In respect to Figs. 3 to 5, inclusive, it is important to note not only the sequence of the stepsleading to the assembly constitutingthe final novel product of this invention, `butalso to note the fact that in contrast to products of this type in the prior art, there is, at no time, any direct contact between sheet 10y and working face or web 33. In other words, ink is always present asa continuous layer over essentially the entire areas of these twopaper-likematerial elements rof'this combination and while a certain amount of ink normally is squeezed from` between thetwo elements, it is only for the purpose of' makingthis intermediate layer uniform in thickness-that this isdonel and-not for providing any direct contact or anchoring effects. AsV shown in Fig. 5, ink layer 35 of Figs. 3 and 4 has been converted into a layer 50 which is substantially thinner than layer 35 and is quite uniforml over the entire area of ythe medium. lnk displaced from layer 35Jin-this conversion operation appears in this view as an upper layer 52 covering web 33. Actually, layers 50 and 52 are united through the pores and openings of web 33, althoughin the interest of clarity this has not been illustrated in Fig. 5, the principal purpose of which is to show the critical and novel relationship between backingV 10, ink layer 5t) and web 33, described above. Having thus described the present invention so that vthose skilled inthe art maybe able to understand and practice the same, westate vthat `what we desire-to secure byLetters `Patent is dened in what is claimed.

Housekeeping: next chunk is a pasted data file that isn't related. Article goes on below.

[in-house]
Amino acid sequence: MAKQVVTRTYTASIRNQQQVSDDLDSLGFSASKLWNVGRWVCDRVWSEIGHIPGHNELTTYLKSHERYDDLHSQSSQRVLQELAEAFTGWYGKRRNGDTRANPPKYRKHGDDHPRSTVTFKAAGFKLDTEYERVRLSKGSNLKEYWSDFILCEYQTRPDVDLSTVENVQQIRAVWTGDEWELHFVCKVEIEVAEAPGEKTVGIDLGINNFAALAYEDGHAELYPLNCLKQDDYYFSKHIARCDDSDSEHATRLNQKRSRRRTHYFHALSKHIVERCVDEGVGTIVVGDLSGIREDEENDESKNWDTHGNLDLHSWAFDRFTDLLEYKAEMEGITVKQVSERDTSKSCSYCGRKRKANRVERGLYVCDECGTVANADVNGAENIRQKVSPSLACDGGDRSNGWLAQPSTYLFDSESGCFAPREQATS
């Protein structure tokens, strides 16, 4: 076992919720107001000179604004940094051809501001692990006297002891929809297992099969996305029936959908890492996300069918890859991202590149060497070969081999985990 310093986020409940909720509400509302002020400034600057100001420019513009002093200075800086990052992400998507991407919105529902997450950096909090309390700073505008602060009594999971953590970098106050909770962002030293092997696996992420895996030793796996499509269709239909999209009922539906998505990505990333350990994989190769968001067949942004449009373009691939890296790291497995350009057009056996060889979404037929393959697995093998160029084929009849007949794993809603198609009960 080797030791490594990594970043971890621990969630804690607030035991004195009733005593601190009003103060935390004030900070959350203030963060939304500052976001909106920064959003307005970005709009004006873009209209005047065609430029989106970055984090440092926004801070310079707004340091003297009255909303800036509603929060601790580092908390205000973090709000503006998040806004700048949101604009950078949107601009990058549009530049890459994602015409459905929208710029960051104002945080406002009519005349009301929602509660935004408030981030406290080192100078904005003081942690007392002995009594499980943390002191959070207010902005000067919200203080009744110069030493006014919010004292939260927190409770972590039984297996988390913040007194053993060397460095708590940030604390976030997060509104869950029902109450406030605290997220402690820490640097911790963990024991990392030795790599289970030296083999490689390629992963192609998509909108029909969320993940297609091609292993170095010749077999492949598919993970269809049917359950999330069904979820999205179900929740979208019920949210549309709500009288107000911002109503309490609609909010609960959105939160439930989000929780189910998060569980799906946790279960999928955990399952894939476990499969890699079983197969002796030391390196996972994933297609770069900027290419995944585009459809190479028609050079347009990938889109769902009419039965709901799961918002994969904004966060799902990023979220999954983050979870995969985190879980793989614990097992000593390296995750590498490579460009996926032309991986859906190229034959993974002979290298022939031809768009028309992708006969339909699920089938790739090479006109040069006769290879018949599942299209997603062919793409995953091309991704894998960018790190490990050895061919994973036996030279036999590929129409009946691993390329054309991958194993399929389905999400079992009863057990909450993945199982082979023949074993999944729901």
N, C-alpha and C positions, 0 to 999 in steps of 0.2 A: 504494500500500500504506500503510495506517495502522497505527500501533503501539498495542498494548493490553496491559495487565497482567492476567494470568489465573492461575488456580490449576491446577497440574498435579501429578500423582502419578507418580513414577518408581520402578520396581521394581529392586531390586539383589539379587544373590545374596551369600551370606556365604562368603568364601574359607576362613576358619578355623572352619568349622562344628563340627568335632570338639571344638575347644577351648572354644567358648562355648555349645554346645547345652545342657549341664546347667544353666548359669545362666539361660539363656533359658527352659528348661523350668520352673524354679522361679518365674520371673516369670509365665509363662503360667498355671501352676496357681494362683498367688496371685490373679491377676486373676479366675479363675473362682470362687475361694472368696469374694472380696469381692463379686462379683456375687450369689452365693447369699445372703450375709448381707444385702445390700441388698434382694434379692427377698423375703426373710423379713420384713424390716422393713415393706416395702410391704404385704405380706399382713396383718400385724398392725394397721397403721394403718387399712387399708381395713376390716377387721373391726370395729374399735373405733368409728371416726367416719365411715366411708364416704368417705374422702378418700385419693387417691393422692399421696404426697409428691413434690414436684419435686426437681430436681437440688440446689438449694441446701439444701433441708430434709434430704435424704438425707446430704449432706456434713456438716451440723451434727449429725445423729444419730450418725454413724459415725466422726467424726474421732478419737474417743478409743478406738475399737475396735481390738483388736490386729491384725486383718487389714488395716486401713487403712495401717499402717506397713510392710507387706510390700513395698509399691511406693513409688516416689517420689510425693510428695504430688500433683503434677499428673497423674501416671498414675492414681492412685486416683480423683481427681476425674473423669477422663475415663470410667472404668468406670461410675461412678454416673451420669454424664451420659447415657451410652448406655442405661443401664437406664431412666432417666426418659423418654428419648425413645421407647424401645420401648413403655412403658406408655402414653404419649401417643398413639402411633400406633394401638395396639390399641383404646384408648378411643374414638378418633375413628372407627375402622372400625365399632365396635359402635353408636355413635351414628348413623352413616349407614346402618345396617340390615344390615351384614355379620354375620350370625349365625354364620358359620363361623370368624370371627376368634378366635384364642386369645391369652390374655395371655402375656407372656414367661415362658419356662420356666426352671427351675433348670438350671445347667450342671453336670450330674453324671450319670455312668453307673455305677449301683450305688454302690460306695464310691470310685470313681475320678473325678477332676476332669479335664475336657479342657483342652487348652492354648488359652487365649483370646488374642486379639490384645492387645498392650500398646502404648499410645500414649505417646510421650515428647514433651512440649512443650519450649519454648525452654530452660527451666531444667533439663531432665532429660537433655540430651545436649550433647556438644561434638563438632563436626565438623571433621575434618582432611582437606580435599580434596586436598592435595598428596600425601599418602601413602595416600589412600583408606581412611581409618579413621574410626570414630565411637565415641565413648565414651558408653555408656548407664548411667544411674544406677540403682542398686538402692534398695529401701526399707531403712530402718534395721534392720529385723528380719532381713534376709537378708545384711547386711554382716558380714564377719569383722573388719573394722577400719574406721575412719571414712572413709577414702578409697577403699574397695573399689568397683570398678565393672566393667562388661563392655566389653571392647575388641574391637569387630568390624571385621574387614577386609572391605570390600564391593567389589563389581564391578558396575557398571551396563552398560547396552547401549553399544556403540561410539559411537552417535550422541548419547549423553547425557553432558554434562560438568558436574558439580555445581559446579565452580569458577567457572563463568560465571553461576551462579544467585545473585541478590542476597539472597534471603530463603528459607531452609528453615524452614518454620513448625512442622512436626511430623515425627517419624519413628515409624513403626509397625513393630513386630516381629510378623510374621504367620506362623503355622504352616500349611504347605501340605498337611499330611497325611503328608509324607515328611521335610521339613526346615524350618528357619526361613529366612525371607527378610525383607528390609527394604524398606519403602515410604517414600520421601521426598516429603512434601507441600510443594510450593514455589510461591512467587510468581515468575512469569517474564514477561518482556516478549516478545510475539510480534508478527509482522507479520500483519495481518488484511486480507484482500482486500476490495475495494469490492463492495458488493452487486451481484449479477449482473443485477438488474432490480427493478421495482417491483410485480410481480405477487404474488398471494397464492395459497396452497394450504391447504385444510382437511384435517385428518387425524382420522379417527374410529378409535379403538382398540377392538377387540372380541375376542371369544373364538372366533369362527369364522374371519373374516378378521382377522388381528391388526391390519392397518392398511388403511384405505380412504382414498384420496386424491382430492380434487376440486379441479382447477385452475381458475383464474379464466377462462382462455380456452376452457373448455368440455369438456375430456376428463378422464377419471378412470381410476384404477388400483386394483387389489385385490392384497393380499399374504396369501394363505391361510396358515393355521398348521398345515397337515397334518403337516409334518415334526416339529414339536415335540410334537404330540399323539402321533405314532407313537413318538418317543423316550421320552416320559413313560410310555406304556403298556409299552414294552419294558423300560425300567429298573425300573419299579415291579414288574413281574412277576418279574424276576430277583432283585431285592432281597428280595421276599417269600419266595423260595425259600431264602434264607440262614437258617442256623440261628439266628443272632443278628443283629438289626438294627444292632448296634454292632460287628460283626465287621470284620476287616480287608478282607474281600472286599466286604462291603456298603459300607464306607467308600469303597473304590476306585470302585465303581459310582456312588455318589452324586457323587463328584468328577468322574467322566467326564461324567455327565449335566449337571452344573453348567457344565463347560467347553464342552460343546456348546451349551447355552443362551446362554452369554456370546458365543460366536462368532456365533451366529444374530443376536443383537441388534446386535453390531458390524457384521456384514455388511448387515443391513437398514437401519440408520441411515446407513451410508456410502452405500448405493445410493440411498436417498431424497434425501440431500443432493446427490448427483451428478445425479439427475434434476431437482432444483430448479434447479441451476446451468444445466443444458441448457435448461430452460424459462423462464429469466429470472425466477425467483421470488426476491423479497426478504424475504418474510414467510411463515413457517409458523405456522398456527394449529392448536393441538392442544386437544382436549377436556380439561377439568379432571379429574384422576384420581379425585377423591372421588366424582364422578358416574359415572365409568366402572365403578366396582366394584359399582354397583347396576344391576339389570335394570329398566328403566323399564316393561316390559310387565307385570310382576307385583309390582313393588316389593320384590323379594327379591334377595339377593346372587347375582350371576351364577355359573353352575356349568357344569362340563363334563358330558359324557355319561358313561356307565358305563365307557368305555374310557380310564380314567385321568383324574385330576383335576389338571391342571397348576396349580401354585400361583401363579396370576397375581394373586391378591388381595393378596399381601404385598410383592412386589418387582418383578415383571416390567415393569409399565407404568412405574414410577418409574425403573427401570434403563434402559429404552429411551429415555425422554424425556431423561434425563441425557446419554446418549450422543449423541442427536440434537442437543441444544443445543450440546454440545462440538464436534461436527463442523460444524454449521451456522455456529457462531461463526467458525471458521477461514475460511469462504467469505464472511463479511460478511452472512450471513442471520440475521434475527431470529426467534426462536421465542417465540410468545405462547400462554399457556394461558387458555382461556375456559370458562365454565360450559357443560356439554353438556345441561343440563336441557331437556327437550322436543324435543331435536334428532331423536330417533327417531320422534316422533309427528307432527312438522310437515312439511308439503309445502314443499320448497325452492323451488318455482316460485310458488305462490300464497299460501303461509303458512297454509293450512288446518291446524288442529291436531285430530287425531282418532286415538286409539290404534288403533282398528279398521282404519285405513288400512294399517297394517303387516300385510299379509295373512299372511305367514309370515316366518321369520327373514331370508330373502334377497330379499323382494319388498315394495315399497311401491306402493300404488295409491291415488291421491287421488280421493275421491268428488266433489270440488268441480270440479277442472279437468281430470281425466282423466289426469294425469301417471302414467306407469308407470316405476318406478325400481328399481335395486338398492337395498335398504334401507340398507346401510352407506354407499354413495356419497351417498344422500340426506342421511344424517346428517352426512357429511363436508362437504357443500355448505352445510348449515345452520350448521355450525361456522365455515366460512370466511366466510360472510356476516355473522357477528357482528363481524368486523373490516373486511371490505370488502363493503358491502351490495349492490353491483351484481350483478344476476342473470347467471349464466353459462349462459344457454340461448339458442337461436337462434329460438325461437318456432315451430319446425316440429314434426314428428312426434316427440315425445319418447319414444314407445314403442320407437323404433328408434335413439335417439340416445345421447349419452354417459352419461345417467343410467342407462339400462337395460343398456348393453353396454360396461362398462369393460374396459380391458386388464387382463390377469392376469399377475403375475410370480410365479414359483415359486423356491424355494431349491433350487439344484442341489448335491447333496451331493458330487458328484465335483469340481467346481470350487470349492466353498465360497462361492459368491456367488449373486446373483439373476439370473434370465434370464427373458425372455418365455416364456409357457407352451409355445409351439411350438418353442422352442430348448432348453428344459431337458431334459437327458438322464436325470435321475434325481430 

What is-claimed isz 1. The methodfof making a copy-producing medium.

phase to one side of a backing sheet of substantially nonporous paper and thereby forming a continuous coating on said backing sheet, bringing a web of substantially porous paper into contact with the ink coating before the ink has cooled and set, heating the ink layer of the resulting assembly, then promptly firmly pressing the said assembly and extruding ink through the web and moving the web toward the backing sheet to provide an ink layer of substantially uniform thickness between the said web and sheet, and cooling the pressed laminated assembly and hardening the ink on the surface of the assembly and between the web and the backing sheet while the web and sheet are maintained in uniform spaced relation to each other.